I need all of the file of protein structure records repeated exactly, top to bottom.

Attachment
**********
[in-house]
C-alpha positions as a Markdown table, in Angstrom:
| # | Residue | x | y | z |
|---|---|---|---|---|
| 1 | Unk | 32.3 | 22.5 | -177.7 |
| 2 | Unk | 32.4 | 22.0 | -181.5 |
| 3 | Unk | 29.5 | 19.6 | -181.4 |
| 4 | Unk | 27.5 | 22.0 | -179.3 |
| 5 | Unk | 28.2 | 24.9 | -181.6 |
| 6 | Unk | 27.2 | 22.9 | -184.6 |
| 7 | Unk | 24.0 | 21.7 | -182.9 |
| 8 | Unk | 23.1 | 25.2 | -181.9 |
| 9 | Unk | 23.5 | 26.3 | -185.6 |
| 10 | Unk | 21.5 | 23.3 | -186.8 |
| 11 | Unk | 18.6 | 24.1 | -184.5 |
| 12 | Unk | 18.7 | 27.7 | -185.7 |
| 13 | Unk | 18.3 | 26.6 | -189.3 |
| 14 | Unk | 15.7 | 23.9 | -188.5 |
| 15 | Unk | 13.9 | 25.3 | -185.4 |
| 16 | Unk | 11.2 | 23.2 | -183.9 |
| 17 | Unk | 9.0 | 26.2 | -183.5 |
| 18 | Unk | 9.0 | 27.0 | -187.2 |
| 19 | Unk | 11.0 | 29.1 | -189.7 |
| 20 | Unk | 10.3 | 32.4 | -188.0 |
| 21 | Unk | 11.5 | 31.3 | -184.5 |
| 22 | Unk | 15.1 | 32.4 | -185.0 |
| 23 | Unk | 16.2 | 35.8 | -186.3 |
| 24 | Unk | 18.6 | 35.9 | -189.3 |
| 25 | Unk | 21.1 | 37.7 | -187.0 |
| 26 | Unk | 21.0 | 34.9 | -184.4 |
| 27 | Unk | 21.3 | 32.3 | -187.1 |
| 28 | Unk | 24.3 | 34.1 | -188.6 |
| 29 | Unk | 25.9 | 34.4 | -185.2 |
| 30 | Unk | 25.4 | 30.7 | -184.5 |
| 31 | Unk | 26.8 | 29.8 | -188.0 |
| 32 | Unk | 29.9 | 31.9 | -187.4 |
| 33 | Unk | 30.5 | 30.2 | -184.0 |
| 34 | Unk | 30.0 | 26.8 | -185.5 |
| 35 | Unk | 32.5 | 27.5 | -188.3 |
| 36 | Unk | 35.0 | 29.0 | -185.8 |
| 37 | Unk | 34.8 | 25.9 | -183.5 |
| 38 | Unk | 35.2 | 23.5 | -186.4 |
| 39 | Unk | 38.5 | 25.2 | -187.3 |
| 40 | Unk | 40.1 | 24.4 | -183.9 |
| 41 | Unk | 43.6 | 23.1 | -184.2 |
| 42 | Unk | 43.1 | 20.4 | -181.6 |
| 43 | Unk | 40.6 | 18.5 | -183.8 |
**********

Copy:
[in-house]
C-alpha positions as a Markdown table, in Angstrom:
| # | Residue | x | y | z |
|---|---|---|---|---|
| 1 | Unk | 32.3 | 22.5 | -177.7 |
| 2 | Unk | 32.4 | 22.0 | -181.5 |
| 3 | Unk | 29.5 | 19.6 | -181.4 |
| 4 | Unk | 27.5 | 22.0 | -179.3 |
| 5 | Unk | 28.2 | 24.9 | -181.6 |
| 6 | Unk | 27.2 | 22.9 | -184.6 |
| 7 | Unk | 24.0 | 21.7 | -182.9 |
| 8 | Unk | 23.1 | 25.2 | -181.9 |
| 9 | Unk | 23.5 | 26.3 | -185.6 |
| 10 | Unk | 21.5 | 23.3 | -186.8 |
| 11 | Unk | 18.6 | 24.1 | -184.5 |
| 12 | Unk | 18.7 | 27.7 | -185.7 |
| 13 | Unk | 18.3 | 26.6 | -189.3 |
| 14 | Unk | 15.7 | 23.9 | -188.5 |
| 15 | Unk | 13.9 | 25.3 | -185.4 |
| 16 | Unk | 11.2 | 23.2 | -183.9 |
| 17 | Unk | 9.0 | 26.2 | -183.5 |
| 18 | Unk | 9.0 | 27.0 | -187.2 |
| 19 | Unk | 11.0 | 29.1 | -189.7 |
| 20 | Unk | 10.3 | 32.4 | -188.0 |
| 21 | Unk | 11.5 | 31.3 | -184.5 |
| 22 | Unk | 15.1 | 32.4 | -185.0 |
| 23 | Unk | 16.2 | 35.8 | -186.3 |
| 24 | Unk | 18.6 | 35.9 | -189.3 |
| 25 | Unk | 21.1 | 37.7 | -187.0 |
| 26 | Unk | 21.0 | 34.9 | -184.4 |
| 27 | Unk | 21.3 | 32.3 | -187.1 |
| 28 | Unk | 24.3 | 34.1 | -188.6 |
| 29 | Unk | 25.9 | 34.4 | -185.2 |
| 30 | Unk | 25.4 | 30.7 | -184.5 |
| 31 | Unk | 26.8 | 29.8 | -188.0 |
| 32 | Unk | 29.9 | 31.9 | -187.4 |
| 33 | Unk | 30.5 | 30.2 | -184.0 |
| 34 | Unk | 30.0 | 26.8 | -185.5 |
| 35 | Unk | 32.5 | 27.5 | -188.3 |
| 36 | Unk | 35.0 | 29.0 | -185.8 |
| 37 | Unk | 34.8 | 25.9 | -183.5 |
| 38 | Unk | 35.2 | 23.5 | -186.4 |
| 39 | Unk | 38.5 | 25.2 | -187.3 |
| 40 | Unk | 40.1 | 24.4 | -183.9 |
| 41 | Unk | 43.6 | 23.1 | -184.2 |
| 42 | Unk | 43.1 | 20.4 | -181.6 |
| 43 | Unk | 40.6 | 18.5 | -183.8 |